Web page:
Back in October, I screened the first three episodes of AppleTV+’s flagship series “The Morning Show” about a week before they debuted. You might’ve read my review of these episodes, which I thought were okay but soap opera-esque and a mixed bag in the realism and freshness departments.
What amazed me then, and still surprises me now, is that executive producers and stars Jennifer Aniston and Reese Witherspoon were simply out to make a drama series about Morning TV. But when the #MeToo meltdowns for Matt Lauer & Charlie Rose happened, they had to pause and completely change course. In a way, you have to give them a lot of credit for quickly shifting the narrative and efficiently crafting 10 episodes surrounding this concept. (Especially considering the $15 million budget per episode.)
So, I watched those three eps. half a year ago (when life was much more normal). But I wasn’t extremely eager to continue on with the next seven, which were released once a week throughout November and December. Plus, awards season was heating-up, and I screened a TON of movies (and wrapped-up the educational aspect of my life) from the end of October to the end of December.
That month, “The Morning Show” earned a trio of Golden Globe and SAG Awards nominations, as well as a Critics Choice nom. Aniston, Witherspoon, Steve Carell, Billy Crudup and the show were all represented on ballots. At the CCAs in January, Crudup won Best Supporting Actor in a Drama Series. And a few weeks later, Aniston took home the SAG for Best Actress in a Drama Series (followed by that buzzworthy backstage reunion with Brad Pitt).
More time went by and suddenly… I began spending much more time at home. (As have you, probably.) My in-theater film experiences have become almost nightly at-home screenings. I’ve been watching a hefty number of new shows and films in advance for about two months now. But a couple weeks ago, I decided to go back and give “The Morning Show” another try, picking up with the fourth episode.
And I’m so glad I did. It’s almost like Apple listened to the mixed reviews of the first three eps. from critics and immediately raised the bar. “The Morning Show”, once scattered and overwhelming, was now incredibly focused, funny, sharp, sensitive and really engaging.
Aniston, as constantly conflicted anchorwoman Alex Levy, has reached the height of her acting career. Witherspoon, as local reporter turned overnight sensation Bradley Jackson, gets better and better as the season go on. And Carell, as accused Lauer-like Mitch Kessler, dominates in his somewhat limited screen time.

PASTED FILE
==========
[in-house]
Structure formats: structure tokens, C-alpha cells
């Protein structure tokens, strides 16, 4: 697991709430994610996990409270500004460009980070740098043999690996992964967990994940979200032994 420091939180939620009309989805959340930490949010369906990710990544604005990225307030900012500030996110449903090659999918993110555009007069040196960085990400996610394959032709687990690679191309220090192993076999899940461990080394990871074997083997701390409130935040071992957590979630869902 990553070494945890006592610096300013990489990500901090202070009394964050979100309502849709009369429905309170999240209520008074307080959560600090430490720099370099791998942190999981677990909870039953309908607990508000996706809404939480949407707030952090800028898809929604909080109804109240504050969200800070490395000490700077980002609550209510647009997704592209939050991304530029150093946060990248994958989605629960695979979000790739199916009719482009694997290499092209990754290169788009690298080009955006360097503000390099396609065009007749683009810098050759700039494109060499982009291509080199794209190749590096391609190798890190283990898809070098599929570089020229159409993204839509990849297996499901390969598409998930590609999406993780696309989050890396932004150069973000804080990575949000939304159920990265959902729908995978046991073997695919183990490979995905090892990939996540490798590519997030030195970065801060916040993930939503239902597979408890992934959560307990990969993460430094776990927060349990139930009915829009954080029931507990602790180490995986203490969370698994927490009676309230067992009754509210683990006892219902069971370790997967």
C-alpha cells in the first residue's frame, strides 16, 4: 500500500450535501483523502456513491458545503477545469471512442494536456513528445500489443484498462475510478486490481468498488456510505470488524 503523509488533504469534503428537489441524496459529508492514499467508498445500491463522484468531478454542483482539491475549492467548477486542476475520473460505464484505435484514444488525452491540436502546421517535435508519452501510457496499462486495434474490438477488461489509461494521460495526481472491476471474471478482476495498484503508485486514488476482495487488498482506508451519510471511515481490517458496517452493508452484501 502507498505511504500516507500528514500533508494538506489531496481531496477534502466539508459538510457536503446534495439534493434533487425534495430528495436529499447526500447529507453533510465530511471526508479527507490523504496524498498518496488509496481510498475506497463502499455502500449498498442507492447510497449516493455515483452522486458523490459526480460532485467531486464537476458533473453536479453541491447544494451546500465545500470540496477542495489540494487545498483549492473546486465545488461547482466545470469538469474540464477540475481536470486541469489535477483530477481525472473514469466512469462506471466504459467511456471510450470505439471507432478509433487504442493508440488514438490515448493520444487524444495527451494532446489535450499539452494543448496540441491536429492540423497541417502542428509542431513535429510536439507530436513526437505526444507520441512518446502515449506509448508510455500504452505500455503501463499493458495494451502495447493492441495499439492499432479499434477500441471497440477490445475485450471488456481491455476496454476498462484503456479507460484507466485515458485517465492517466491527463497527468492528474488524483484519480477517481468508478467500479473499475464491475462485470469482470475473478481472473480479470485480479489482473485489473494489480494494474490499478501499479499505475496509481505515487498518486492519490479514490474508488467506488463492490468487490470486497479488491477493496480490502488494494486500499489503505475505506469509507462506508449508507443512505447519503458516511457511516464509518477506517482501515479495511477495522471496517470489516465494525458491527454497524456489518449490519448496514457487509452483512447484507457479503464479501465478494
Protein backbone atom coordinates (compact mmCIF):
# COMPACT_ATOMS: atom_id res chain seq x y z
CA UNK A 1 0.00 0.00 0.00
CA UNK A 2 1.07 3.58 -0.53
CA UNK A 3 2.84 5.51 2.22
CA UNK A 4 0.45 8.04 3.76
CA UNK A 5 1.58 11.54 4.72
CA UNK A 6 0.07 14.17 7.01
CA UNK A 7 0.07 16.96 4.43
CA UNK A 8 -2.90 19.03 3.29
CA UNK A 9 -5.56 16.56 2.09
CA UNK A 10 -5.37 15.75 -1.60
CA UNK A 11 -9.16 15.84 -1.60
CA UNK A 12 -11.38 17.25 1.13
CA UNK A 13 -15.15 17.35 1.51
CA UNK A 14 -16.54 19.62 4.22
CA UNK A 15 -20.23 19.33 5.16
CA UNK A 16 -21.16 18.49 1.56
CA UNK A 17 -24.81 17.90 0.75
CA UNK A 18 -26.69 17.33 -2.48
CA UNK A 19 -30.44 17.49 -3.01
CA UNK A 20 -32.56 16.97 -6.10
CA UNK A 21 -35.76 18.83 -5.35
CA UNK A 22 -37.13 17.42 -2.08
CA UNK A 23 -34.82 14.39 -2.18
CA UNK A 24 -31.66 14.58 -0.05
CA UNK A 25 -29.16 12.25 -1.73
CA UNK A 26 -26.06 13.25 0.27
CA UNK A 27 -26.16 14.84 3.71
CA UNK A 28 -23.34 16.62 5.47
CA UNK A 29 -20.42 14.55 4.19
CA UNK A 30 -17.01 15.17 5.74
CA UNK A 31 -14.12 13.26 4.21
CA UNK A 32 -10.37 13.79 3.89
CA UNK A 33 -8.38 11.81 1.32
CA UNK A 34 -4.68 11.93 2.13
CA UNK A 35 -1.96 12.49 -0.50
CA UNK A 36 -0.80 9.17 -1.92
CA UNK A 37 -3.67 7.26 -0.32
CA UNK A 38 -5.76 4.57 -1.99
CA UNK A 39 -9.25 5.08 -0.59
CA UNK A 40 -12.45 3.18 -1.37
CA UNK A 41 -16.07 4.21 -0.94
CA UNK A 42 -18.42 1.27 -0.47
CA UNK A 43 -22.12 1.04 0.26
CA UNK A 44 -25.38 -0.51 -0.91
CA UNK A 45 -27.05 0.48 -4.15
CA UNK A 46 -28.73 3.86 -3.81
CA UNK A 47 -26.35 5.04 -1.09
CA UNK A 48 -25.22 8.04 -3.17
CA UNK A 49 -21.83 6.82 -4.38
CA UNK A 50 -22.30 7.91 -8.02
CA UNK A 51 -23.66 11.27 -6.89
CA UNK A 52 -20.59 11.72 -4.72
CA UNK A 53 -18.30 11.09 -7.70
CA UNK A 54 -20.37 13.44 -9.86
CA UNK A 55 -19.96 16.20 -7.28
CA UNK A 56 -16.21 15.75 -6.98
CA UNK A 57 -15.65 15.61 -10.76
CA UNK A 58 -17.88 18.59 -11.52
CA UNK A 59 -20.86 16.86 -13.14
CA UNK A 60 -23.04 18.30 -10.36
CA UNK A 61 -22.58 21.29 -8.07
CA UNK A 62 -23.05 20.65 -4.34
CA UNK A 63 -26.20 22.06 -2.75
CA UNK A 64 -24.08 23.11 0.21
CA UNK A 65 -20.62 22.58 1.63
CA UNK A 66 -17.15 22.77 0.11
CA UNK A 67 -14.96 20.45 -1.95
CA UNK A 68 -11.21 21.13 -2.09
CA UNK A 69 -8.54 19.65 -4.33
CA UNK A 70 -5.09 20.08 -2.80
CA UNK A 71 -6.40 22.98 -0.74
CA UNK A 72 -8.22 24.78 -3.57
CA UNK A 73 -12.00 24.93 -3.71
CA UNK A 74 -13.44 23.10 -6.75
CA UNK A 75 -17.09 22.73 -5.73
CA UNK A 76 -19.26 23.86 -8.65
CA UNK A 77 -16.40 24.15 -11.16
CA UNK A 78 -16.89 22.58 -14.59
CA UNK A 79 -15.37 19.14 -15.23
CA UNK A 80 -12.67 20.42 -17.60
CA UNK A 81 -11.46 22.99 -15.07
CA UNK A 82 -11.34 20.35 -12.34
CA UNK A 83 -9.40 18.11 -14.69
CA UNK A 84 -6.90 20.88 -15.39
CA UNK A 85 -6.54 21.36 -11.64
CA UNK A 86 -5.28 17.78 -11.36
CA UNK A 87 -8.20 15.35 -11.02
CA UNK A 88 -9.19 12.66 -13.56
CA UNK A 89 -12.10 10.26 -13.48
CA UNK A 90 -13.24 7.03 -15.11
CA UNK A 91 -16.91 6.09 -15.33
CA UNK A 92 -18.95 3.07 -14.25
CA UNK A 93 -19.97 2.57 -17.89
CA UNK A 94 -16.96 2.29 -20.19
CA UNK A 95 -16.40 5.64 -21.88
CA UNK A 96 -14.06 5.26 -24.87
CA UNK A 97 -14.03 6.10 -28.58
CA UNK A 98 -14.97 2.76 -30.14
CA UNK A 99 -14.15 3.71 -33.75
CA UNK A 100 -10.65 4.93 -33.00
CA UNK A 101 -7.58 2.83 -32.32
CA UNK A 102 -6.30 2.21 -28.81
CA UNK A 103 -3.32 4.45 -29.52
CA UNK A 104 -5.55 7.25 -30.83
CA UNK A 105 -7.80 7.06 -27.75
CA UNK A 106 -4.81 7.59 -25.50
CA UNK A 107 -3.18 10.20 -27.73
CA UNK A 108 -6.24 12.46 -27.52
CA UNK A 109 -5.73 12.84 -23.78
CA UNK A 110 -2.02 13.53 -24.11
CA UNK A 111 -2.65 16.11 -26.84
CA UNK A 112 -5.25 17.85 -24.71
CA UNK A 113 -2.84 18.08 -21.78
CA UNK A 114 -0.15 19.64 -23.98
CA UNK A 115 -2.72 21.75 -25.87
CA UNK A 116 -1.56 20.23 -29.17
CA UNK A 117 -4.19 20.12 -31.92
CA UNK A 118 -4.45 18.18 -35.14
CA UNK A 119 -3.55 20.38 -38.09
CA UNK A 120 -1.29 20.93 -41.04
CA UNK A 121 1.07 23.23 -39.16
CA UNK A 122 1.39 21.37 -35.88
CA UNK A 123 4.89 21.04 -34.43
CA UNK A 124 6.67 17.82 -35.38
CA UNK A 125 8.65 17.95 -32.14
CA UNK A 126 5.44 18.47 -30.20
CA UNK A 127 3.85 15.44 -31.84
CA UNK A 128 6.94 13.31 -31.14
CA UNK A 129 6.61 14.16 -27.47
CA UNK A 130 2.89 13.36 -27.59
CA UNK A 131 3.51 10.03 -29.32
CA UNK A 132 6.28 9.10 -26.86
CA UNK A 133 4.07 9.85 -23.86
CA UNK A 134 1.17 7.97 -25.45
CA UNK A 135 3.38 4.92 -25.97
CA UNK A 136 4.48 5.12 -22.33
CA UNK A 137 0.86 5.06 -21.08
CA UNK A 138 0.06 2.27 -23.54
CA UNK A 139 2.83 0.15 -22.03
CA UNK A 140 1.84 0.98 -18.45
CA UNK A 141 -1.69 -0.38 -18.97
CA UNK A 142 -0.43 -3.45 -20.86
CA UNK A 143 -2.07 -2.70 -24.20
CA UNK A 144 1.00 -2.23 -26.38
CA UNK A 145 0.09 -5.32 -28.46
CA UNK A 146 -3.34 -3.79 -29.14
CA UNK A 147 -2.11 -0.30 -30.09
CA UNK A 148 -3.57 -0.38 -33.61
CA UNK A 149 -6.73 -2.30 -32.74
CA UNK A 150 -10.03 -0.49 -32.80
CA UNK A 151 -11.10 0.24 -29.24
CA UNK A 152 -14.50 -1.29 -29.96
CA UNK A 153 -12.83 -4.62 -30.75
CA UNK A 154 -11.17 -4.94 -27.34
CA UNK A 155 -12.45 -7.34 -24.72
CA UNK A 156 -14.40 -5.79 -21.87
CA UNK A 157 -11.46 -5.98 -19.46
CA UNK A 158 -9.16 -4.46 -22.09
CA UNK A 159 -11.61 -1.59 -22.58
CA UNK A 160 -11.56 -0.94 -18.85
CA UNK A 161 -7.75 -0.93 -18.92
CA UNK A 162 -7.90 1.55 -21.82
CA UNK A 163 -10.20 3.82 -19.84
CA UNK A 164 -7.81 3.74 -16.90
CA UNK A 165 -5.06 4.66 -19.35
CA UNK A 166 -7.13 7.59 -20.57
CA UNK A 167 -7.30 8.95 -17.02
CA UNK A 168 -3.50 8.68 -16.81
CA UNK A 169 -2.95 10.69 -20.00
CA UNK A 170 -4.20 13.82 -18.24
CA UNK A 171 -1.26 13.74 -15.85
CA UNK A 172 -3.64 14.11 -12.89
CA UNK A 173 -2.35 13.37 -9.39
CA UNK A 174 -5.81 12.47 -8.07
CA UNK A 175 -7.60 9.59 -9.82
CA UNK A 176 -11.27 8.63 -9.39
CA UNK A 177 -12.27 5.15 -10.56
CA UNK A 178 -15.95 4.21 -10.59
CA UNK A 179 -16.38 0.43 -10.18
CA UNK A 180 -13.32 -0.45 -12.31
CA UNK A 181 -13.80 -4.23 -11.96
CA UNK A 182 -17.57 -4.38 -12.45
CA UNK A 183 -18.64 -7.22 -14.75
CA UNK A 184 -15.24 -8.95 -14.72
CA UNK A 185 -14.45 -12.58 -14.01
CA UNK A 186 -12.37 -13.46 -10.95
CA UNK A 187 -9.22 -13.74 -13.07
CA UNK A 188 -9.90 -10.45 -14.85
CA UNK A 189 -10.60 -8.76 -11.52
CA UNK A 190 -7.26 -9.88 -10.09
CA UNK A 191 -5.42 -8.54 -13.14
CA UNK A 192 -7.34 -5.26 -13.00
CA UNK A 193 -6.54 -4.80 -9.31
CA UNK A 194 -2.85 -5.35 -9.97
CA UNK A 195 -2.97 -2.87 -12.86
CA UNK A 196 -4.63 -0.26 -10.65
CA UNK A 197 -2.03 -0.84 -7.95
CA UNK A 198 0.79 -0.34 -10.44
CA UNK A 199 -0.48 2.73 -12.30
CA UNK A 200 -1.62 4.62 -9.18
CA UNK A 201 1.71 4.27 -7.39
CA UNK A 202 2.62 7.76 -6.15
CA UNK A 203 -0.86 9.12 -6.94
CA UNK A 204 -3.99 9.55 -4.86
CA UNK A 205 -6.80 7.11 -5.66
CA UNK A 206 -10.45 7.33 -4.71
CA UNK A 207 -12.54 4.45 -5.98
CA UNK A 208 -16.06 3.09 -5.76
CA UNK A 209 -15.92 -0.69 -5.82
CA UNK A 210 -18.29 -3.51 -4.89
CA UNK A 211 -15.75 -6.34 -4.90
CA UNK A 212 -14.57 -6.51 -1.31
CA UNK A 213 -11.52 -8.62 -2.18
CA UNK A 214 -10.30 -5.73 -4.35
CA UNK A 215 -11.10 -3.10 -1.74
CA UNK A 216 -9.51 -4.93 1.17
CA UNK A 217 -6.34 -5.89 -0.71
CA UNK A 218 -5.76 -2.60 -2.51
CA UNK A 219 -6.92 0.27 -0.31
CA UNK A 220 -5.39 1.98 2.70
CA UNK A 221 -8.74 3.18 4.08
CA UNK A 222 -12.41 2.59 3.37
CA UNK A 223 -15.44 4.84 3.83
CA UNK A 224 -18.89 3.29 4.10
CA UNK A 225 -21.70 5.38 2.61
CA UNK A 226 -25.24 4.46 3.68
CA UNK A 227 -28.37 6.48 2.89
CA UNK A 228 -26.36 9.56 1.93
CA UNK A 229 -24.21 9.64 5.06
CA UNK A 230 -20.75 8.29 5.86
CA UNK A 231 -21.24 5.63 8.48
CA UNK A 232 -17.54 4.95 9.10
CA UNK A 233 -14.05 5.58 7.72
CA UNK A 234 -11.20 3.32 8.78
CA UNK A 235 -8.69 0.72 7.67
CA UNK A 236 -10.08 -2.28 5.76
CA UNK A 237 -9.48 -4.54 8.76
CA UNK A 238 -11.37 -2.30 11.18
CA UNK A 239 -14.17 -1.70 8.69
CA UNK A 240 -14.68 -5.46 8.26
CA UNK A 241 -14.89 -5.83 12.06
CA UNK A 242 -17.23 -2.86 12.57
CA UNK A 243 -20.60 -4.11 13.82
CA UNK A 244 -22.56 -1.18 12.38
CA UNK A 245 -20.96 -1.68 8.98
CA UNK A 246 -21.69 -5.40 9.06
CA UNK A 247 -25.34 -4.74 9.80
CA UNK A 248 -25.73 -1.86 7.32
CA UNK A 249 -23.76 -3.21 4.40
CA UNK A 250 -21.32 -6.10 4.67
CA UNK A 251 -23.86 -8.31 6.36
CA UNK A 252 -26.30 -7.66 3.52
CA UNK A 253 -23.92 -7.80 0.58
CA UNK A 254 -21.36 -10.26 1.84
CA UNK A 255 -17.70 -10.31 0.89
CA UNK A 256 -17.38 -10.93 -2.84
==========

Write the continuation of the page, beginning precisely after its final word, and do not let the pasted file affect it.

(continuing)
I’m a bit surprised the entire cast wasn’t nominated for the Drama Series Ensemble SAG Award because everyone is out to make a mark, and they deliver. The MVPs are Crudup (his network executive character Cory Ellison deserves his own spinoff series) and Mark Duplass, as Chip Black, the EP of the morning program.
“The Morning Show” gets a little topical, heading to the California for the Wildfires in one episode and (in the terrific, flashback 8th ep.) Las Vegas for the deadly concert massacre. But its substance and tenacity exceed Aaron Sorkin’s topic-heavy “The Newsroom”.
One criticism I had about “TMS” six months ago was that those who don’t have a stake in the TV news business may not be able to relate to it. But with likable actors, rich characters, high production value and approachable themes (relationships, success, standing-up for what you believe in), I think there’s enough to justify why anyone (over a certain age) can and should watch this show.
Reportedly, Apple was about three weeks into production on Season 2 of “The Morning Show” when things were shut down on Thursday March 12th (the first full day of #CancelEverything). It’s unclear how many episodes were filmed (maybe three at the most), but Aniston & Witherspoon initially signed a 20-episode deal. I could see the team trying a Quarantine episode (to reflect on what’s really going on with news programs right now), but I don’t know if any more “in-studio” episodes can be produced anytime soon.
“TMS” S2 may have to be broken-up, or only consist of three or four episodes for a while. The show’s status will have to be addressed pretty soon though, as Apple likely wants as many Emmy nominations as possible (the noms announcement is at the end of July).
But, since I’ve had to change my mindset about a lot of things lately, here’s how I look at “The Morning Show”. IF, for some reason, this is the one and only season we ever get, I’m okay with that. I certainly want another season BUT… if you just look at what Aniston, Witherspoon & Co. were able to accomplish from these 10 episodes, it’s completely satisfying. Everything builds and builds to a five-minute sequence at the end of the last episode that’s stunning.
And that’s all I’ll say about it, because I hope you choose “The Morning Show” as your next new series to binge. It’s 10 hours – you can do it in one day! And then you’ll never look at Morning TV quite the same way again.